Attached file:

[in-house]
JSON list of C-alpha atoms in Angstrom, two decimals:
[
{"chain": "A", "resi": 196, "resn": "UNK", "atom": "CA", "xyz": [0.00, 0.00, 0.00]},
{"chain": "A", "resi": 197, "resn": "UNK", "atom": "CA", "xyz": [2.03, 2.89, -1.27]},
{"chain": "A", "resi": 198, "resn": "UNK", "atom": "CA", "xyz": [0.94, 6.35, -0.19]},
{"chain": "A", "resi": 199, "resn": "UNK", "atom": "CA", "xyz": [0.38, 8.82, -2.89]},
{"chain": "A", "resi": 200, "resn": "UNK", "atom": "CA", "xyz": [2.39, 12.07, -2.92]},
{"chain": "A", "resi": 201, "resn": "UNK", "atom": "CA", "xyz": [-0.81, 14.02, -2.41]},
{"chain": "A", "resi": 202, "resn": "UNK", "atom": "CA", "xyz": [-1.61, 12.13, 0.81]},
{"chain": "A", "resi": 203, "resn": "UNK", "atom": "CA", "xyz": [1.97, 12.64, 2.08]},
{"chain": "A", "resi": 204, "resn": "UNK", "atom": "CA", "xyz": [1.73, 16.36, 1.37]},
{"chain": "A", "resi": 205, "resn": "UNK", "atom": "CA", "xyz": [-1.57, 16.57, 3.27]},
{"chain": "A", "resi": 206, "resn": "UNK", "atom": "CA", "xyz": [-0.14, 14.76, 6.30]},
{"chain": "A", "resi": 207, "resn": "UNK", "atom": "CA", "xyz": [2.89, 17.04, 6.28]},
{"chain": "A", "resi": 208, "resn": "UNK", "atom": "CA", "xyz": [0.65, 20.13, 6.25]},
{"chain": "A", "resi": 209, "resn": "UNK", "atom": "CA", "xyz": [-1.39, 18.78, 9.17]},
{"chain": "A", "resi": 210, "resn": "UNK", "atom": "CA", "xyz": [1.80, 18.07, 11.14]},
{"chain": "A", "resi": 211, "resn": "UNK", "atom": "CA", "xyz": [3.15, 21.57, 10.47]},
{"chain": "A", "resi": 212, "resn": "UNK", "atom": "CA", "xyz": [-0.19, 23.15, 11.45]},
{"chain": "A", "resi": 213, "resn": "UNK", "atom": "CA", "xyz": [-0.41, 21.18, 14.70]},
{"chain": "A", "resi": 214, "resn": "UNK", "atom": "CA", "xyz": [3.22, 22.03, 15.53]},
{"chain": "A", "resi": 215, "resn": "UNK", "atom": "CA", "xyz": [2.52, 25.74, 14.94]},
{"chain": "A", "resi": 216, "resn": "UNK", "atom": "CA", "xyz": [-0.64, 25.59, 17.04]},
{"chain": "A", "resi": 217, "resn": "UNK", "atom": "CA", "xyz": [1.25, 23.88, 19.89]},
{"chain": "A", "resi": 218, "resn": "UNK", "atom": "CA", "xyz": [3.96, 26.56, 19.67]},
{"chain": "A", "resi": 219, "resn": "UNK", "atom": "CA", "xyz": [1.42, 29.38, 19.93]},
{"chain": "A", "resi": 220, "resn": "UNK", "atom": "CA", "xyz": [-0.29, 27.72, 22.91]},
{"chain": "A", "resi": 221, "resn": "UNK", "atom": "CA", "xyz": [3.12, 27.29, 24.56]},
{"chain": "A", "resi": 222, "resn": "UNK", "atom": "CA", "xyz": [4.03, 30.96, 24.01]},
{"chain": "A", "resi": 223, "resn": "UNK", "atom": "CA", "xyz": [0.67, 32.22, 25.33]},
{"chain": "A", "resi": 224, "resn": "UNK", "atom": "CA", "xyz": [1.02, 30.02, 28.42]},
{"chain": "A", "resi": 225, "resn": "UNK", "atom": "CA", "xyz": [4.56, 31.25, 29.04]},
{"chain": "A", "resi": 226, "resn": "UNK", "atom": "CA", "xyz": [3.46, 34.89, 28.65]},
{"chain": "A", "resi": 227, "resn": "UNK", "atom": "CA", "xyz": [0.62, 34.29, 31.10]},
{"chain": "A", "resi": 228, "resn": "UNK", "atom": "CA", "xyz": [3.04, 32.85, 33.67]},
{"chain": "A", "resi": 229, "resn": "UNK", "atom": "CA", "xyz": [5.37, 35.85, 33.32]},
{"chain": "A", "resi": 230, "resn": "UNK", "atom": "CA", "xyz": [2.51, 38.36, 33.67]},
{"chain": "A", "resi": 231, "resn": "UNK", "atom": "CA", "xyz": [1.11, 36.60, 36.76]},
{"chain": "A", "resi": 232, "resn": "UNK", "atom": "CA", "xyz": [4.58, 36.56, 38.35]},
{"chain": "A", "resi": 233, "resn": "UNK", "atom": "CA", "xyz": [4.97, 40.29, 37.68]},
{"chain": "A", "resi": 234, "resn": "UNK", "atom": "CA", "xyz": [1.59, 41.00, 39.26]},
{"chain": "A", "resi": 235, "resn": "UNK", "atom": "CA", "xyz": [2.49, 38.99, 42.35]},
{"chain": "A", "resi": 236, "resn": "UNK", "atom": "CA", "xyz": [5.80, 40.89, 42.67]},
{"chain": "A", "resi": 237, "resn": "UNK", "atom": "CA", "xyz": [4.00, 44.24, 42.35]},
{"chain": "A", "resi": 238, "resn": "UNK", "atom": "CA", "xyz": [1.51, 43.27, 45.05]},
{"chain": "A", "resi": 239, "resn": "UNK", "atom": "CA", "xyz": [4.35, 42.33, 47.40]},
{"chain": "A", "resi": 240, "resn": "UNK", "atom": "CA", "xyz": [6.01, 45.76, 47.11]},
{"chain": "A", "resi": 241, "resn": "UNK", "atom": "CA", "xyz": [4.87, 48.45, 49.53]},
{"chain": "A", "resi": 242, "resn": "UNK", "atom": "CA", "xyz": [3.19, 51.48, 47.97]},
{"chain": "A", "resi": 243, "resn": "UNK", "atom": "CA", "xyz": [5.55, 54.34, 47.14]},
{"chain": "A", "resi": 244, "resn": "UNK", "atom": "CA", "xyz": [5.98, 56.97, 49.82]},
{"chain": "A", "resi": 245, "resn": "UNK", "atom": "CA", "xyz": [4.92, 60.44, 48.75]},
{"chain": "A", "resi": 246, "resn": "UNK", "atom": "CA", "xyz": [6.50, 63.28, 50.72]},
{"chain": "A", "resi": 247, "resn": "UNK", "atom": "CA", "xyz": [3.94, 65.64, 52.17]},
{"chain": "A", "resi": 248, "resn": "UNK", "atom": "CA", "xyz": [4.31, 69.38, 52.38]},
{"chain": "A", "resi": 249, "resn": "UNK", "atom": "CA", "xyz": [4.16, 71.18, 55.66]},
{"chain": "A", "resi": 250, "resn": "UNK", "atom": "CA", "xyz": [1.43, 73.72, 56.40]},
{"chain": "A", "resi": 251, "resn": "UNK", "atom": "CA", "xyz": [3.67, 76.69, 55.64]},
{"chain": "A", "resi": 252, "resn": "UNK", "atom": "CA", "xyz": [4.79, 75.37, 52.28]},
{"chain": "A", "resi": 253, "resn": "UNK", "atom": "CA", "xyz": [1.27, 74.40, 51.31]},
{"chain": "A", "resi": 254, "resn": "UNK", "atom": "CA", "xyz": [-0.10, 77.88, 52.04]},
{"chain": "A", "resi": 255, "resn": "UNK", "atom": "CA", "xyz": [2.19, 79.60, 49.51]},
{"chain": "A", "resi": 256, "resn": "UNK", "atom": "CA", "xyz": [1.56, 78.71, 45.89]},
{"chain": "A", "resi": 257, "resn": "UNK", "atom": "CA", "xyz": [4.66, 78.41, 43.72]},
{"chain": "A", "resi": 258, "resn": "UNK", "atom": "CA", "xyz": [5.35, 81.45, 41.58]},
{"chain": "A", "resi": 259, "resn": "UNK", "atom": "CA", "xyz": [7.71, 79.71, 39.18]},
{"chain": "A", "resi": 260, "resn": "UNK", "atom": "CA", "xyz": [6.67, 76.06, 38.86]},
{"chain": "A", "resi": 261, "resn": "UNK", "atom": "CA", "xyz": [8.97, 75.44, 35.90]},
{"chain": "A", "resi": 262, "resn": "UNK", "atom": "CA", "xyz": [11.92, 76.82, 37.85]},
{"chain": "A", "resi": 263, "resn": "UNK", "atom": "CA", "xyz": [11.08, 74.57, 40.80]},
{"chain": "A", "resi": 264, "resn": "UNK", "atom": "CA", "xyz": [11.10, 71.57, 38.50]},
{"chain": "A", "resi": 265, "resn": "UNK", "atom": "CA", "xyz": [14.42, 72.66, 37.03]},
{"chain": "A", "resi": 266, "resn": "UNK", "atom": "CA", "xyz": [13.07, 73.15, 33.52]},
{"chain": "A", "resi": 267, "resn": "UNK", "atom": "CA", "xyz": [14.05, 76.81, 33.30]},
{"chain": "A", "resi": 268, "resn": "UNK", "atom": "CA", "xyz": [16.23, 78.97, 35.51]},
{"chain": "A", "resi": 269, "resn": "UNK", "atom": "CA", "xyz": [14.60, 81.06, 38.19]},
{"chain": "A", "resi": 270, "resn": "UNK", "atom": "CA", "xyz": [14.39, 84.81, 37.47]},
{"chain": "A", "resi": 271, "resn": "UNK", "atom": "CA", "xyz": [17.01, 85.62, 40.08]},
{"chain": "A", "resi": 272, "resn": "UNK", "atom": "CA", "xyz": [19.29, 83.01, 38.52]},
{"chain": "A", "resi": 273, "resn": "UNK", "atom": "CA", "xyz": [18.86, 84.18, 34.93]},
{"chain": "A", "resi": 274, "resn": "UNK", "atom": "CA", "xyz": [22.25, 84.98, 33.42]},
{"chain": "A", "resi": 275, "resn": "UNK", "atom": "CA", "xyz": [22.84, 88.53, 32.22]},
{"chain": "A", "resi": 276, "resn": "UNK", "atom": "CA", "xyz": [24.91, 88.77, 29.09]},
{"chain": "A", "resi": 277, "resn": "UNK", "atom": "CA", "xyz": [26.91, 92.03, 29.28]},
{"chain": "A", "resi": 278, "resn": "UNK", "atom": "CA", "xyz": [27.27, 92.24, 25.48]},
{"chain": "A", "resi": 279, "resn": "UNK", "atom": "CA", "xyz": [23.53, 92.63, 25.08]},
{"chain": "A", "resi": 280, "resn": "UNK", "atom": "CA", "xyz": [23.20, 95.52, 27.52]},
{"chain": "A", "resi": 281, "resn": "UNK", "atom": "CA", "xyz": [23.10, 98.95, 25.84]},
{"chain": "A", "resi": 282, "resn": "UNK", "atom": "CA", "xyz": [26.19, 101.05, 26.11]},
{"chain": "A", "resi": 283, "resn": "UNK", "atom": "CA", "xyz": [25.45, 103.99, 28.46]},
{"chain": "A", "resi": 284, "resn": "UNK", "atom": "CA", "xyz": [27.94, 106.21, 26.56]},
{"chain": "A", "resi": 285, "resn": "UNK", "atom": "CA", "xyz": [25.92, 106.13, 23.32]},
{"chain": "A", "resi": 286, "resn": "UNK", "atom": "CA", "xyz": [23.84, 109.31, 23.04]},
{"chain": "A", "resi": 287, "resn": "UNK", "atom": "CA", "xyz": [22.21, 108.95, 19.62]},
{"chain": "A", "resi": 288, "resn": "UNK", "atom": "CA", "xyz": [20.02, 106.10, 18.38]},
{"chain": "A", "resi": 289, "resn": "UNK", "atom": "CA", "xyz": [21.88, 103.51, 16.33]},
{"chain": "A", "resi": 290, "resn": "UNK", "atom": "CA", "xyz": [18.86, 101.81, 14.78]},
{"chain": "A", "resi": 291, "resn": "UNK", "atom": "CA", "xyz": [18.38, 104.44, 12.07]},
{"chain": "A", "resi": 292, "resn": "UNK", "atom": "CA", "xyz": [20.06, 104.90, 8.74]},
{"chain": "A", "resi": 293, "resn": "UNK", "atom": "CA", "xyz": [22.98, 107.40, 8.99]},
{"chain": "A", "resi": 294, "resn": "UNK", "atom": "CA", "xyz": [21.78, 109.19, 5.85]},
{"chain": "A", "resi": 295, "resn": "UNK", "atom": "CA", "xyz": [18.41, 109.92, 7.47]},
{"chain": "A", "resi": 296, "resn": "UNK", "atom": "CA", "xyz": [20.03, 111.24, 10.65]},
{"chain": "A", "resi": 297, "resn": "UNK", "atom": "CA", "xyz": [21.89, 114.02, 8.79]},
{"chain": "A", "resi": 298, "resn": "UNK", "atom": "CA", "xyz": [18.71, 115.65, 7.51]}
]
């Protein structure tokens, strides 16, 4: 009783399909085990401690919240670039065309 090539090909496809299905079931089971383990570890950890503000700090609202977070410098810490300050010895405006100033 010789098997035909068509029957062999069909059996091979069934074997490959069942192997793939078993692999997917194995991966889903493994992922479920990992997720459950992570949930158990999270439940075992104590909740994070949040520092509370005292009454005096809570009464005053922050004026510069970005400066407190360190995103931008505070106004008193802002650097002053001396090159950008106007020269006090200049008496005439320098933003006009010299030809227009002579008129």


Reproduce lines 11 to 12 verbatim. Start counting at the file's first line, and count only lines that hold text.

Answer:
{"chain": "A", "resi": 203, "resn": "UNK", "atom": "CA", "xyz": [1.97, 12.64, 2.08]},
{"chain": "A", "resi": 204, "resn": "UNK", "atom": "CA", "xyz": [1.73, 16.36, 1.37]},